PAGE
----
اثر ترجیحات روزانه مصرف کنندگان در رفتار زمانی
|کد مقاله||سال انتشار||مقاله انگلیسی||ترجمه فارسی||تعداد کلمات|
|1805||2010||13 صفحه PDF||سفارش دهید||محاسبه نشده|
Publisher : Elsevier - Science Direct (الزویر - ساینس دایرکت)
Journal : Journal of Consumer Psychology, Volume 20, Issue 1, January 2010, Pages 53–65
The purpose of this study is to determine whether customers' diurnal preferences, tested at different times of the day, affect their responses and behavior. Three studies explore whether synchrony between the peak circadian arousal period and the time of participant testing influenced participants' temporal perception and behavior. Overall, the results imply a robust synchrony and time-of-day effects on the dependent variables. The authors discuss the theoretical significance of their findings and the managerial implications for consumer research and practice.
Contextual and situational influences are becoming an increasingly important area of inquiry in consumer research. There are many examples in the social and behavioral sciences in which the predictive validity of some measures varies systematically in accordance with various contextually independent variables. For example, with respect to consumer preferences and behavior, the amount of time between stimuli and the time of the day that individuals receive them may be important factors in determining individuals' responses (Mehrabian & Russell, 1974). If such factors are significant but uncontrolled, they may reduce the reliability and validity of test results; therefore, they have important implications for managers' decision making. Thus, the consumer psychology literature will benefit from paying attention to specific time-related contextual variables that influence individuals' behavior and cognition. Circadian rhythms are a fundamental situational or contextual construct of human behavior (Cavallera and Giudici, 2008 and Kruglanski and Pierro, 2008). Circadian rhythms are generated within the body and help coordinate the timing of internal bodily functions, such as sleeping and eating, as well as interactions with the external world, such as perceiving stimuli and making judgments and preferences. It is now believed that the circadian cycle influences a number of variables. For example, Natale, Alzani, and Cicogna (2003) illustrated differences between morning and evening individuals on cognitive efficiency in four different tasks: visual search, logical reasoning, spatial reasoning, and mathematical reasoning. In this study, we build on the existing research base but focus on different phenomena: the relationship between individuals' circadian rhythm and their temporal behavior. When individuals reach optimal performance (i.e., when their testing times match their peak arousal periods), we refer to that as the synchrony effect (May & Hasher, 1998). Several authors have pointed to the possible associations among circadian rhythms, time of day (TOD), and time perception (e.g., Refinetti, 2006). However, to the best of our knowledge, ours is the first attempt to investigate consumers' perceptions of task duration, including underestimation and overestimation as a function of the match or mismatch between peak arousal period and time of testing. This article reports three studies on the predicted relationships between diurnal typologies and time or service evaluation, thus extending prior research on contextual influences on consumer behavior. More specifically, the three studies investigate the influence of different circadian states on the way individuals perform tasks, estimate the duration of those tasks, and evaluate their experience.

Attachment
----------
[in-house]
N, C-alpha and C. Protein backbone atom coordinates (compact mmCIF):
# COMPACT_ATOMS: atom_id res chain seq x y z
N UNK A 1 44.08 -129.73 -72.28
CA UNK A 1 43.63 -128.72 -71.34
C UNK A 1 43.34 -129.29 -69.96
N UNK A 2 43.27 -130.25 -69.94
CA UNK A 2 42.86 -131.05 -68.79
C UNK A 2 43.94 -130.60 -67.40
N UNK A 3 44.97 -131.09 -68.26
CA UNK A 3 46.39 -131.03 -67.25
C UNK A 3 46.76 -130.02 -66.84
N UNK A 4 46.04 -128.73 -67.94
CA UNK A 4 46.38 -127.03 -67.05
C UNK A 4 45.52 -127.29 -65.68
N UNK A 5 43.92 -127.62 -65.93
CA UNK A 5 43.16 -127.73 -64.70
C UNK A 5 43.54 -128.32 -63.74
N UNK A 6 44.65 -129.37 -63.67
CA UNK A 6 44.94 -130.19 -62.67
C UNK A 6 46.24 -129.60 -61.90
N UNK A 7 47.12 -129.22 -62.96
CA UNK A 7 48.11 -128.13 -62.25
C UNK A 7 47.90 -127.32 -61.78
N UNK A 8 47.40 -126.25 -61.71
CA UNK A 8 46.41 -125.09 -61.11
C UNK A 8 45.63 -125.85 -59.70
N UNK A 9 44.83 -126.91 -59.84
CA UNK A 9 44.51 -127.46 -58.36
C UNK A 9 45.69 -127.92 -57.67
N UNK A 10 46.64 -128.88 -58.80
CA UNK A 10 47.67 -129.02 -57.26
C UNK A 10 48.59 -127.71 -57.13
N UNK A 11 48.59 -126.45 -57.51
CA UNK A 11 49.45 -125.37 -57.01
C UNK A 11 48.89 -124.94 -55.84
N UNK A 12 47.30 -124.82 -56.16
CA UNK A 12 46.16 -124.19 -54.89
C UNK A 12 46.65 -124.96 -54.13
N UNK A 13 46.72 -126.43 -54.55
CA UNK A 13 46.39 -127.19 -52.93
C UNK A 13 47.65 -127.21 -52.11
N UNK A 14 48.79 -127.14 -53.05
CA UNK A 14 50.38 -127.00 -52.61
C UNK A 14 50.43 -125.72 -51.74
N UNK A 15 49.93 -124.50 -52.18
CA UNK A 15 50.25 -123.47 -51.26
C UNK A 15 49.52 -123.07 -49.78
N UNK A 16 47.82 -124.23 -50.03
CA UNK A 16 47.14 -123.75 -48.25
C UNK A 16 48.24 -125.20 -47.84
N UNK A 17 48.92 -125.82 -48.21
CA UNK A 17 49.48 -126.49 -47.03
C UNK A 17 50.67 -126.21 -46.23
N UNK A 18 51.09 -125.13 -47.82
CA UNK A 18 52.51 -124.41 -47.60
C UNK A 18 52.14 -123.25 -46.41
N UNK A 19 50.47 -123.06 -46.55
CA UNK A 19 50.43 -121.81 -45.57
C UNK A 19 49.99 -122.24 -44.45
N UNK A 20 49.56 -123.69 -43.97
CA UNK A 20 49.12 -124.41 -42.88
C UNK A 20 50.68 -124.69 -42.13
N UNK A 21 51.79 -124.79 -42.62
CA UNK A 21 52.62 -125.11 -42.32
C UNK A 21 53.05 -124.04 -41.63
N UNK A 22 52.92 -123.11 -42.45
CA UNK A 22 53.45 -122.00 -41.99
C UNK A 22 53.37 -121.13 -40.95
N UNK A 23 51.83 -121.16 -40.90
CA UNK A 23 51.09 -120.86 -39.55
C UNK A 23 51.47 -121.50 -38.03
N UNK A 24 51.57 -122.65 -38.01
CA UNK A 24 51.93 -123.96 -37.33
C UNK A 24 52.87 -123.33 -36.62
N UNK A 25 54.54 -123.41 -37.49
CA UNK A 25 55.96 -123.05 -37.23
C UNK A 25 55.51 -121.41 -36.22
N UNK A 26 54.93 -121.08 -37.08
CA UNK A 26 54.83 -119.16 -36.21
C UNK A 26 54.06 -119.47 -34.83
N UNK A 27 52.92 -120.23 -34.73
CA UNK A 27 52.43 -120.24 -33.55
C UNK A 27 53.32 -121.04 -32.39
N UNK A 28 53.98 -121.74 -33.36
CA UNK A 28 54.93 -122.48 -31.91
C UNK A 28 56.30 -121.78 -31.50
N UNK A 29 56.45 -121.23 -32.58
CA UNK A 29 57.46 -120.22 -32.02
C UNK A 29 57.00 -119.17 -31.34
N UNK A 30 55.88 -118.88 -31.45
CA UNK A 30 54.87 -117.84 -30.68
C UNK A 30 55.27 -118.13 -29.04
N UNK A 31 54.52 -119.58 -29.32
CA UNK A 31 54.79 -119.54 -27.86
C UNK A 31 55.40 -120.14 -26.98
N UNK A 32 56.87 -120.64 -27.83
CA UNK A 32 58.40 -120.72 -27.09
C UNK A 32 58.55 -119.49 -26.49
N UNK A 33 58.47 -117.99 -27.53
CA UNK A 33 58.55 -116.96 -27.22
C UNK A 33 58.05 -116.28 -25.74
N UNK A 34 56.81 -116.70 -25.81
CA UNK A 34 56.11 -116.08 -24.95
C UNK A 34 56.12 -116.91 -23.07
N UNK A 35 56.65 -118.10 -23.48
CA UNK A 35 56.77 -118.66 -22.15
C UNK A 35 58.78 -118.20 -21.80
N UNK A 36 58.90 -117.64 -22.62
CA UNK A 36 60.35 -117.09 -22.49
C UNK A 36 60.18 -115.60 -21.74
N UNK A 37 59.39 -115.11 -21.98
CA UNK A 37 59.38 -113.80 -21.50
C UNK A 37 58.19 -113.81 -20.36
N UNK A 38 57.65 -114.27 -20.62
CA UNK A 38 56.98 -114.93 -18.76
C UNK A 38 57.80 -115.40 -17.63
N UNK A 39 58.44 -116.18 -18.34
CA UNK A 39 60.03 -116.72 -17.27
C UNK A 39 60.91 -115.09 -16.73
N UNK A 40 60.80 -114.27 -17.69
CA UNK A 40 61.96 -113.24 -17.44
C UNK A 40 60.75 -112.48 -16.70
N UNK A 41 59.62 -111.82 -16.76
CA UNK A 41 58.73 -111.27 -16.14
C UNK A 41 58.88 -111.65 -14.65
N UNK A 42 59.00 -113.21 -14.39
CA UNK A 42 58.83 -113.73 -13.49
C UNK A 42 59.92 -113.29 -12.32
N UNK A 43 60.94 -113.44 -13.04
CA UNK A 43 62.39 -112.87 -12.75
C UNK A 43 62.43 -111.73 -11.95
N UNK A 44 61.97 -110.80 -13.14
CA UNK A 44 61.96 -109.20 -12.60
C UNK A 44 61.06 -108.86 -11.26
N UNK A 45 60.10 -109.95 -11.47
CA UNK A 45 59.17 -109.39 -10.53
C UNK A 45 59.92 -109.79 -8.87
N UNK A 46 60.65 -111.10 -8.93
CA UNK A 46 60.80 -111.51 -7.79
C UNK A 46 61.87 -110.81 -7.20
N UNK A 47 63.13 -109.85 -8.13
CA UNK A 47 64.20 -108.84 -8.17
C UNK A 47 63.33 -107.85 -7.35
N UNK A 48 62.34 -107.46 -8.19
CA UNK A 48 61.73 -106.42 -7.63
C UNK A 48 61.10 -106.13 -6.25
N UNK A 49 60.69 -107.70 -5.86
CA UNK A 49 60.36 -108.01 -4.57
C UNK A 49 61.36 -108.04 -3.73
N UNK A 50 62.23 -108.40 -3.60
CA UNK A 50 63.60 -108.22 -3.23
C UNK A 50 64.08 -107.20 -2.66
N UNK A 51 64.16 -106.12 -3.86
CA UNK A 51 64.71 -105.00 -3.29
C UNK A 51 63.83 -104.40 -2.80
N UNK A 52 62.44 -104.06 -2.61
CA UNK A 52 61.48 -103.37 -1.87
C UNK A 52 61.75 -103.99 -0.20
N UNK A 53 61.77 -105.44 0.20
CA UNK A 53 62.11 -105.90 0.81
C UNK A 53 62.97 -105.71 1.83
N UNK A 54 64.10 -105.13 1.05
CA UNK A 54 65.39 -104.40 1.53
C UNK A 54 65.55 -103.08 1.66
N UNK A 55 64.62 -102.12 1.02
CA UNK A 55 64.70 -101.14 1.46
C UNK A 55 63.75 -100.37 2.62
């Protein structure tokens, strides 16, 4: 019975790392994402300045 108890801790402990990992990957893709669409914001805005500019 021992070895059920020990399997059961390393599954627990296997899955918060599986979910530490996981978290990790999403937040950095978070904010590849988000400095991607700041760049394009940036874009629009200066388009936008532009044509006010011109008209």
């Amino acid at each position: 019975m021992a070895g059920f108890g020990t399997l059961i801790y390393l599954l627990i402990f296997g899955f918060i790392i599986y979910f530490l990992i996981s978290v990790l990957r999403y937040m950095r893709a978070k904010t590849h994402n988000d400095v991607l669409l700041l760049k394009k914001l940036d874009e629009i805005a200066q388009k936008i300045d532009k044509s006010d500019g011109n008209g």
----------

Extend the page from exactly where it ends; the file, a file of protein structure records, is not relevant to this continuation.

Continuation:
نتیجه گیری انگلیسی
The objective of this article was to explore the concept of synchrony effect and to examine its underlining mechanisms using a fundamental consumer behavior measure—time. The concept of time has been hailed as fundamental to consumer behavior. The results suggest that the effect of diurnal variations on temporal performance is critically dependent on whether the customer is a morning or evening type. This research was inspired in part by recent calls for more realistic consumer research and models that monitor contextual and momentary influences on behavior (e.g., Schwarz, 2006). As such, this investigation provides a contribution to the growing empirical evidence on situational influences on consumer behavior. The meanings of the results are clear: a consumer's response is highly dependent on time of measurement and exposure. Synchrony effects seem to influence customers' time estimations, perception, and behavior. It appears, therefore, that TOD effects on task performance are far more complex and time specific than have been previously acknowledged (Hornik & Zakay, 1996). At the present state of knowledge, that behavior fluctuates rhythmically in time and with different recurrences for the different psychological functions may be considered experimentally verified. On both empirical and theoretical grounds, we have established that, in the morning, morning types perform better, tend to underestimate time duration, and show greater satisfaction from a service than they do later in the day (when they tend to overestimate). Evening types perform better and evaluate higher but tend to underestimate in the evening relative to earlier in the day (when they tend to overestimate). Also, both groups performed better when tested at their respective optimal times.